Royal Bank of Scotland chief executive Alison Rose has pushed the button on a £1 billion fund to help more women launch their own businesses.
Rose, who last year became the first woman to lead RBS since it was founded in 1727, has set a target to help create at least 50,000 businesses by 2023.
The bank, which remains majority owned by the taxpayer, claimed the move was the largest intervention by a UK lender focused specifically on female-led businesses. The new funding builds directly on a key finding from the Rose Review of female entrepreneurship.
The review found that businesses led by women receive less funding than those headed by men at every stage of their journey.
Women launch their ventures with 53 per cent less capital on average than men, are less aware of funding options and are less likely to take on debt.
Open to both new and existing customers, the “Female Entrepreneurship Funding” represents new lending into the UK economy and is intended to go some way to closing the gap with male entrepreneurs, RBS added.
Rose, who made history as the first woman to run one of Britain’s major high street lenders, said: “As we build a purpose-led bank that champions the potential of people, families and businesses up and down the country, we are focusing on the areas where we can have the biggest positive impact across society.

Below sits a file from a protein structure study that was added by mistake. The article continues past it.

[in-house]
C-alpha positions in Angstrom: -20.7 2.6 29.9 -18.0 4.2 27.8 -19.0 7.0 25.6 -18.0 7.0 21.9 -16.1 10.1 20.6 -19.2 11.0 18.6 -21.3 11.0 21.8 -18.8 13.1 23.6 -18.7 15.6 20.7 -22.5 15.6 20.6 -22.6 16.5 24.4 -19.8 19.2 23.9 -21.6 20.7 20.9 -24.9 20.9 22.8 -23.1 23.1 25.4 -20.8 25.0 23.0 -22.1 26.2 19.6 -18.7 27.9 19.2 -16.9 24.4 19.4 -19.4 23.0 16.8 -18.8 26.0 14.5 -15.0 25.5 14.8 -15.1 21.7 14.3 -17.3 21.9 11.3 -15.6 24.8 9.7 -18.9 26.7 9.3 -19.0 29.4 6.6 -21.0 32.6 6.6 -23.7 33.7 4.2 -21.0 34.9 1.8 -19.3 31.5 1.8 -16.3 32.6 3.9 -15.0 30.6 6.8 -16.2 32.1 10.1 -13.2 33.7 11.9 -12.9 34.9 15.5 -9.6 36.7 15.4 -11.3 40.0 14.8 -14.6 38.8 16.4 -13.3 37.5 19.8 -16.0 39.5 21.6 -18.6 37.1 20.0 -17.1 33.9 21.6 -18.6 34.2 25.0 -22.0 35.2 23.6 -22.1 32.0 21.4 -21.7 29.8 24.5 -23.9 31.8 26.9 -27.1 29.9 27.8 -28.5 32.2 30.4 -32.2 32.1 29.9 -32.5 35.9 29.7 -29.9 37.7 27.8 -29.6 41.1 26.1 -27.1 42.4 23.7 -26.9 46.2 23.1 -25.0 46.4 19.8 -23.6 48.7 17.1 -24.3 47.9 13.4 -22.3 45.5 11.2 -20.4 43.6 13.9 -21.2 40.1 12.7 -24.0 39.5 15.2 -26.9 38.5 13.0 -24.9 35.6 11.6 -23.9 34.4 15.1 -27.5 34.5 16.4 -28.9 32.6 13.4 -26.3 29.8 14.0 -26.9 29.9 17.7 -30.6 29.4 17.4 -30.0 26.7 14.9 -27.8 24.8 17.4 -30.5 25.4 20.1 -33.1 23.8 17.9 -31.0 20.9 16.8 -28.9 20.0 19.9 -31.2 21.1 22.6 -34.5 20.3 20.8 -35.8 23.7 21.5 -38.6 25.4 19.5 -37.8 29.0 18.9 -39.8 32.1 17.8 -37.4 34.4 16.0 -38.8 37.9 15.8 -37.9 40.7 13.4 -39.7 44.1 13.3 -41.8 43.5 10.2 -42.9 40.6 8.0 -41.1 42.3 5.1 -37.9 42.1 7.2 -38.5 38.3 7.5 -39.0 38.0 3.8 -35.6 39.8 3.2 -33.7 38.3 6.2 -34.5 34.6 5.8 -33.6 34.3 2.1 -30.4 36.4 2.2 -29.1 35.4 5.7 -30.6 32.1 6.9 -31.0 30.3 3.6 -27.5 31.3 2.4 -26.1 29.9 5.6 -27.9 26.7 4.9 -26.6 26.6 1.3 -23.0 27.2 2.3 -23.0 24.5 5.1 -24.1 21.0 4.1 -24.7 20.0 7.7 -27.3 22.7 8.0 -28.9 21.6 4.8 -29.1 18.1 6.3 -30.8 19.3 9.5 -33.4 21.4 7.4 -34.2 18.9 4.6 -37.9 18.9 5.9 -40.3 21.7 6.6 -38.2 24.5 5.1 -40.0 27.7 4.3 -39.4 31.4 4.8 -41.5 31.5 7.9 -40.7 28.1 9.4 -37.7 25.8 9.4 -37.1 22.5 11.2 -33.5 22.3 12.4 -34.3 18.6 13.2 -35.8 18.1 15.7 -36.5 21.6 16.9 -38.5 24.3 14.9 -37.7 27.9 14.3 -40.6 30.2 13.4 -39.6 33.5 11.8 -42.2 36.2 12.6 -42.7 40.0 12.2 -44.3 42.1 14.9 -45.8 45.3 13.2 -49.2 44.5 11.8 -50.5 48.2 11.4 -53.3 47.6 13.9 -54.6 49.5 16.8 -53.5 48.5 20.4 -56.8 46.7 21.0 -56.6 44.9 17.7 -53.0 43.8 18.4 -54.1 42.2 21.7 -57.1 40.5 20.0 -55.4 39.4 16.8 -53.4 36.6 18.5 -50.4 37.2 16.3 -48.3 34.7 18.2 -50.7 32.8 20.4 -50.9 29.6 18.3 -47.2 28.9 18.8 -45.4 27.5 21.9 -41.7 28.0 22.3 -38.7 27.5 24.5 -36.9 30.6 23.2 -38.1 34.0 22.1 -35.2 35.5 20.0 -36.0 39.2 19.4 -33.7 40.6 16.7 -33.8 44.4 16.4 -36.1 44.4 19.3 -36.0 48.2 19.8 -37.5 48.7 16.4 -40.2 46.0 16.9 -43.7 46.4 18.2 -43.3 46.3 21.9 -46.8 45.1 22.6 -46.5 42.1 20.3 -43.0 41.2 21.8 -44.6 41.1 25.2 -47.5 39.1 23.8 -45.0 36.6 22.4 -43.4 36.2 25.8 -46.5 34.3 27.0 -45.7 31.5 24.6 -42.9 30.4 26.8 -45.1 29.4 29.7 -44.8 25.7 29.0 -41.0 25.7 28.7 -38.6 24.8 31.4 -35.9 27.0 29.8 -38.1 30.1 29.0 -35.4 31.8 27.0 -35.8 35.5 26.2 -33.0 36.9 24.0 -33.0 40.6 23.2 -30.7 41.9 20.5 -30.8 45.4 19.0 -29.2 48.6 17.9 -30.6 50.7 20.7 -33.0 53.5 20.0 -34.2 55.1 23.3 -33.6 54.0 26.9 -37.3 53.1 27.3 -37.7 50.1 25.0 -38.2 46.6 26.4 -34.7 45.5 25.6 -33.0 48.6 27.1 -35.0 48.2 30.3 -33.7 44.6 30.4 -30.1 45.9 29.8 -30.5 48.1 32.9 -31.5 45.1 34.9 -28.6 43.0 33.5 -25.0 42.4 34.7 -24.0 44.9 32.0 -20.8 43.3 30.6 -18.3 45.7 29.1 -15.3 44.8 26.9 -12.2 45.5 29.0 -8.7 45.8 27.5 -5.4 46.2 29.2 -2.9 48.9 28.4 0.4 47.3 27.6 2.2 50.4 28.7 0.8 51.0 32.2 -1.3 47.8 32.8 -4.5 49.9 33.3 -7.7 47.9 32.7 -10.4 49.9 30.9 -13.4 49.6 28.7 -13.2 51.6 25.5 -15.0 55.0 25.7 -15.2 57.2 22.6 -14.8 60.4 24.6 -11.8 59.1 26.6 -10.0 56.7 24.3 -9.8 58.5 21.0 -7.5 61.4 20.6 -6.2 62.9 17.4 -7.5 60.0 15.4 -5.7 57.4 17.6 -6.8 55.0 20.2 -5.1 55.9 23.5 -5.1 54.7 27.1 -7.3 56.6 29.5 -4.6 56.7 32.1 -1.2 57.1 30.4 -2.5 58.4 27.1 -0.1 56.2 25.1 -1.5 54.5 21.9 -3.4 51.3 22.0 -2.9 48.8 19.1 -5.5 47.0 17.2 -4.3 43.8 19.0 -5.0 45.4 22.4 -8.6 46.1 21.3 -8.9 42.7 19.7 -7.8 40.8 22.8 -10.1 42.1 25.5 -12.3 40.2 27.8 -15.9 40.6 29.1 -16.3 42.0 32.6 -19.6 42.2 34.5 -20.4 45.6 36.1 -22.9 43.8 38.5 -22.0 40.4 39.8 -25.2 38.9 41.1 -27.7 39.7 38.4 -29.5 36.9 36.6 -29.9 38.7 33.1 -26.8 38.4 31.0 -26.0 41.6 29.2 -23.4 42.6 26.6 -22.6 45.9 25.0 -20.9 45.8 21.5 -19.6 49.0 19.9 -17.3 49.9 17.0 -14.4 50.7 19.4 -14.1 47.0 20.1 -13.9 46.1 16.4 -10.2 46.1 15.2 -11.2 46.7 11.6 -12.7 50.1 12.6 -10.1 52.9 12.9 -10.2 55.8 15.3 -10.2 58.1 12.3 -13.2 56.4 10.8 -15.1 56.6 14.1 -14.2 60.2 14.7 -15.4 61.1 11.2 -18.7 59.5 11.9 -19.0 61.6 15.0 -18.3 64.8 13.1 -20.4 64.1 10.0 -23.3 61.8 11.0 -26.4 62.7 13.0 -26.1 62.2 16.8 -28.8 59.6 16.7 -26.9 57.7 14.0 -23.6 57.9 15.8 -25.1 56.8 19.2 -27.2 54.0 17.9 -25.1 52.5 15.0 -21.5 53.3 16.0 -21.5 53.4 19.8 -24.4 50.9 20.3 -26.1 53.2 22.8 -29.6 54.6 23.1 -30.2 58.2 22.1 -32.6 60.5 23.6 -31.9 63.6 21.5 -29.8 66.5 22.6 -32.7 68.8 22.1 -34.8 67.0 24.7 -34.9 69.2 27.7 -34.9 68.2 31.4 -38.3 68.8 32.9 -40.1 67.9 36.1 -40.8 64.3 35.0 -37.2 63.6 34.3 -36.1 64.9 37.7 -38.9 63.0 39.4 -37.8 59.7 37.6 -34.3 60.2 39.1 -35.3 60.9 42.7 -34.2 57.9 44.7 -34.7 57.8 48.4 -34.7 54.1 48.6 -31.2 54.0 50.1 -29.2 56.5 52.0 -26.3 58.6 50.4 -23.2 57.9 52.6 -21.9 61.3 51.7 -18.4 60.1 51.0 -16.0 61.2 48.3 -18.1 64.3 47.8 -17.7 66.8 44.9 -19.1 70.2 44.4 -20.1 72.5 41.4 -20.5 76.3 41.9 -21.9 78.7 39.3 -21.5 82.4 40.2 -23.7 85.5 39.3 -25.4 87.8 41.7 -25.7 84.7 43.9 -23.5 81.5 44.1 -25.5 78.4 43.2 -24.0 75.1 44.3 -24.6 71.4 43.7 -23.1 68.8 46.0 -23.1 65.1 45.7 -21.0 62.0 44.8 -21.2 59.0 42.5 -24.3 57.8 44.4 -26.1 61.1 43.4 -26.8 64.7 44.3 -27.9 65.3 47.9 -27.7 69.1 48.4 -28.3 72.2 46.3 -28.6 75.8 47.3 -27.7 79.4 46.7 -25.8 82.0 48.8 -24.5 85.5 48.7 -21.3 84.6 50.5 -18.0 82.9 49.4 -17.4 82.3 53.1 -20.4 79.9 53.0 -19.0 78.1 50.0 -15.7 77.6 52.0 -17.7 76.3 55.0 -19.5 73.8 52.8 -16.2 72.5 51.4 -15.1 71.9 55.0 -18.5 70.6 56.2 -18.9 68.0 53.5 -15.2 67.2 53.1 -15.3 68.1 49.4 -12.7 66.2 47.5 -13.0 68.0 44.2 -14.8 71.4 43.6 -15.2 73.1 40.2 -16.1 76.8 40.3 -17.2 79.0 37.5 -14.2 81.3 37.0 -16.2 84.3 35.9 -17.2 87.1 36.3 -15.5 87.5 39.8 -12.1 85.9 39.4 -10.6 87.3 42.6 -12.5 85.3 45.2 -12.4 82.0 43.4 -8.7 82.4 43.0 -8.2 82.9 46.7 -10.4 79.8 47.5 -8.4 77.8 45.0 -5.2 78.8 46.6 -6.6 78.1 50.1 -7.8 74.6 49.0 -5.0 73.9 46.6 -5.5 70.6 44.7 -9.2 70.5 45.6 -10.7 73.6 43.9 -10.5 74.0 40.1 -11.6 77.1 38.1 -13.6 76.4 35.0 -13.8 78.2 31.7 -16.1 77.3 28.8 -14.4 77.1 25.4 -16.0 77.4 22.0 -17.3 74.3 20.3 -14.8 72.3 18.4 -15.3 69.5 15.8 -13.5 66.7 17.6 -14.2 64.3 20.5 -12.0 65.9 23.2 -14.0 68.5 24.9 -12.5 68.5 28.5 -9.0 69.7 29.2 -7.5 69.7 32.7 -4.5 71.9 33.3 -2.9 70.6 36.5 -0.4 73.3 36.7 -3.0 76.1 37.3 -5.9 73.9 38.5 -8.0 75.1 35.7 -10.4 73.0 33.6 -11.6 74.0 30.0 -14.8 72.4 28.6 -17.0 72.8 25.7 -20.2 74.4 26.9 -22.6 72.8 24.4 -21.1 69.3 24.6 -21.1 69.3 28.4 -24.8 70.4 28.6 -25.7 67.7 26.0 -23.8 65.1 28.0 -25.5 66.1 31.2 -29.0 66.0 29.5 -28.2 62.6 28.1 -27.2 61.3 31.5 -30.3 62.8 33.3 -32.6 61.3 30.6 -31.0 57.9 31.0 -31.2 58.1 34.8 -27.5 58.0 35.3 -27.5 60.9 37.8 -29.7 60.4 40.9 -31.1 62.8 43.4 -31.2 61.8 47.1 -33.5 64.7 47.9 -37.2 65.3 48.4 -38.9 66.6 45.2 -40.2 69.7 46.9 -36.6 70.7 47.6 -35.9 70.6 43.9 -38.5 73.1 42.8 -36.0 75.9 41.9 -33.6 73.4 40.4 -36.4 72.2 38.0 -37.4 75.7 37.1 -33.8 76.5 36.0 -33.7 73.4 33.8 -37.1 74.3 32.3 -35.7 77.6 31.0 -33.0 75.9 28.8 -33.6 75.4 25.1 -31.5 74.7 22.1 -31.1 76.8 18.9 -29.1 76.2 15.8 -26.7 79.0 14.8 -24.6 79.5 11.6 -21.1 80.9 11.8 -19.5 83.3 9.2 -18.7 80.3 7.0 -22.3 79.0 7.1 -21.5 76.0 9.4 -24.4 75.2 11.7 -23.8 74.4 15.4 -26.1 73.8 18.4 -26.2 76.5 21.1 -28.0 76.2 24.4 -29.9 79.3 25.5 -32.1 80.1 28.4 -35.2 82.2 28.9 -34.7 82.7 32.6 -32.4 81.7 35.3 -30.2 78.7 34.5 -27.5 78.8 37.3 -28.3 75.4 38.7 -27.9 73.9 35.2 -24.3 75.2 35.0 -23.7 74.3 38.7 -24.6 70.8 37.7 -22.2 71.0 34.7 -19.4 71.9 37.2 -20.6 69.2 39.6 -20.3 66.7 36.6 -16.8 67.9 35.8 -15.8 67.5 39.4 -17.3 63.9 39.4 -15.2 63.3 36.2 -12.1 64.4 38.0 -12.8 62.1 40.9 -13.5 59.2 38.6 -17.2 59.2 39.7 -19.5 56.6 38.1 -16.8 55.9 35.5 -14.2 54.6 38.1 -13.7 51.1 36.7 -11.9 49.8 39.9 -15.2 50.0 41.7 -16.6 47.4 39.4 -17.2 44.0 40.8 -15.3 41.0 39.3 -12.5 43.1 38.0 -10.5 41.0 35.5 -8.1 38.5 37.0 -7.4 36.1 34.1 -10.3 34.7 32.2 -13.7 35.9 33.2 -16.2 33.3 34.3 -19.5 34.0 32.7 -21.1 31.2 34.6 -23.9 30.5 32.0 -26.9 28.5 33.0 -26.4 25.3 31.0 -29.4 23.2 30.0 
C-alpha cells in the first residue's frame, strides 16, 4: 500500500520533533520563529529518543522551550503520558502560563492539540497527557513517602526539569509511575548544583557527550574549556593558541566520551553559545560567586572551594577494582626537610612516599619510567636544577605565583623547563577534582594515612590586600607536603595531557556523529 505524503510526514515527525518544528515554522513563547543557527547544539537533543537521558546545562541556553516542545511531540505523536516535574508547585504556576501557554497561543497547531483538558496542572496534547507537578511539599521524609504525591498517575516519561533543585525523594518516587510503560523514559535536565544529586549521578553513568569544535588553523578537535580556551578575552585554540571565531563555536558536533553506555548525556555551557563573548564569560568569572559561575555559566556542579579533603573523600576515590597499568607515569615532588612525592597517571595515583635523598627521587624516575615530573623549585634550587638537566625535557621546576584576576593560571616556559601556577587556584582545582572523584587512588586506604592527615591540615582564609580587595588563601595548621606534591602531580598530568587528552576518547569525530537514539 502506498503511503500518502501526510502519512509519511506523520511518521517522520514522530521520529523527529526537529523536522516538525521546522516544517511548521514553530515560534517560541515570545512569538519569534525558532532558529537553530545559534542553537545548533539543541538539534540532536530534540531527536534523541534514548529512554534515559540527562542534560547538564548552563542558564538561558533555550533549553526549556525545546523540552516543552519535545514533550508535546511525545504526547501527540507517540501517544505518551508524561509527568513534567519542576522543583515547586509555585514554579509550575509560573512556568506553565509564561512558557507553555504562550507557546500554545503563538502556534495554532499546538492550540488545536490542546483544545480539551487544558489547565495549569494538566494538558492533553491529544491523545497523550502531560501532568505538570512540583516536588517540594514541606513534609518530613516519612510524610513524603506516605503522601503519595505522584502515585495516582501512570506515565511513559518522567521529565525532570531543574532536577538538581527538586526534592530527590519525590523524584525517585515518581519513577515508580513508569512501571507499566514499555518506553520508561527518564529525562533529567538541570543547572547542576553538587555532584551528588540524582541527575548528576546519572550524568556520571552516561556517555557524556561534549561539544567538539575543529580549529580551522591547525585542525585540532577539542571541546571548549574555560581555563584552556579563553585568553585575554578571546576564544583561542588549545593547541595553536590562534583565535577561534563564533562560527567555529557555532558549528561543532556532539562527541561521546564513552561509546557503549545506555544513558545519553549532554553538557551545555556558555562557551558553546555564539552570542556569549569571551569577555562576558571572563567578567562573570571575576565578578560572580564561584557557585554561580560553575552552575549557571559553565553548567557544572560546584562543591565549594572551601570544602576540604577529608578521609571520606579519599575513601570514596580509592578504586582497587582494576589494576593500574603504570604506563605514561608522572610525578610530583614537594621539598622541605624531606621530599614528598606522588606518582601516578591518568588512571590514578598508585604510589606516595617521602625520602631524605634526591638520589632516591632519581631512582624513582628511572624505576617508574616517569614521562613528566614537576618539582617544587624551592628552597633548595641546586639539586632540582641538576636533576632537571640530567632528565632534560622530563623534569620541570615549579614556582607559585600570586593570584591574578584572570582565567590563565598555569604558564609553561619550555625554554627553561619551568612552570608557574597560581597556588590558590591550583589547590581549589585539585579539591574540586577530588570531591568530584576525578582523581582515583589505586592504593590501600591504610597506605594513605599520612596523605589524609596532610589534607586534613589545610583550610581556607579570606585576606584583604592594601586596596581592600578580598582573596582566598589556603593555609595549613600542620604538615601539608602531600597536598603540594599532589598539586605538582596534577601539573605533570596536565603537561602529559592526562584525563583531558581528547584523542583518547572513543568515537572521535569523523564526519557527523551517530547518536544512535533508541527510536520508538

“Small businesses are the lifeblood of our economy and we are backing Britain’s entrepreneurs and helping them to thrive by removing barriers to success.
“The funding and targets announced today will help support anyone who is thinking about starting a business throughout the UK.
“There is much more to come. Building a business is often tough and lonely and can be harder than it needs to be. By tackling the most important issues facing our entrepreneurs, we can make a real difference to those who need it most, especially in female-led businesses.”
UK business secretary Andrea Leadsom said: “Building on the groundbreaking work of the Rose Review, RBS is offering a real boost for the country’s female entrepreneurs and for the whole British business community. Their new investment supports our ambition to make the UK the best place in the world to work and to grow a business.”
Simon Clarke, exchequer secretary to the Treasury, added: “It is shocking that only one in three entrepreneurs is a woman, and just one penny in every pound of investment goes to female-led firms. That is why the Treasury commissioned the review to explore the barriers to female entrepreneurs.”
Rose is looking to repair the bank’s relationship with small businesses, particularly in the wake of the scandal surrounding its now disbanded Global Restructuring Group.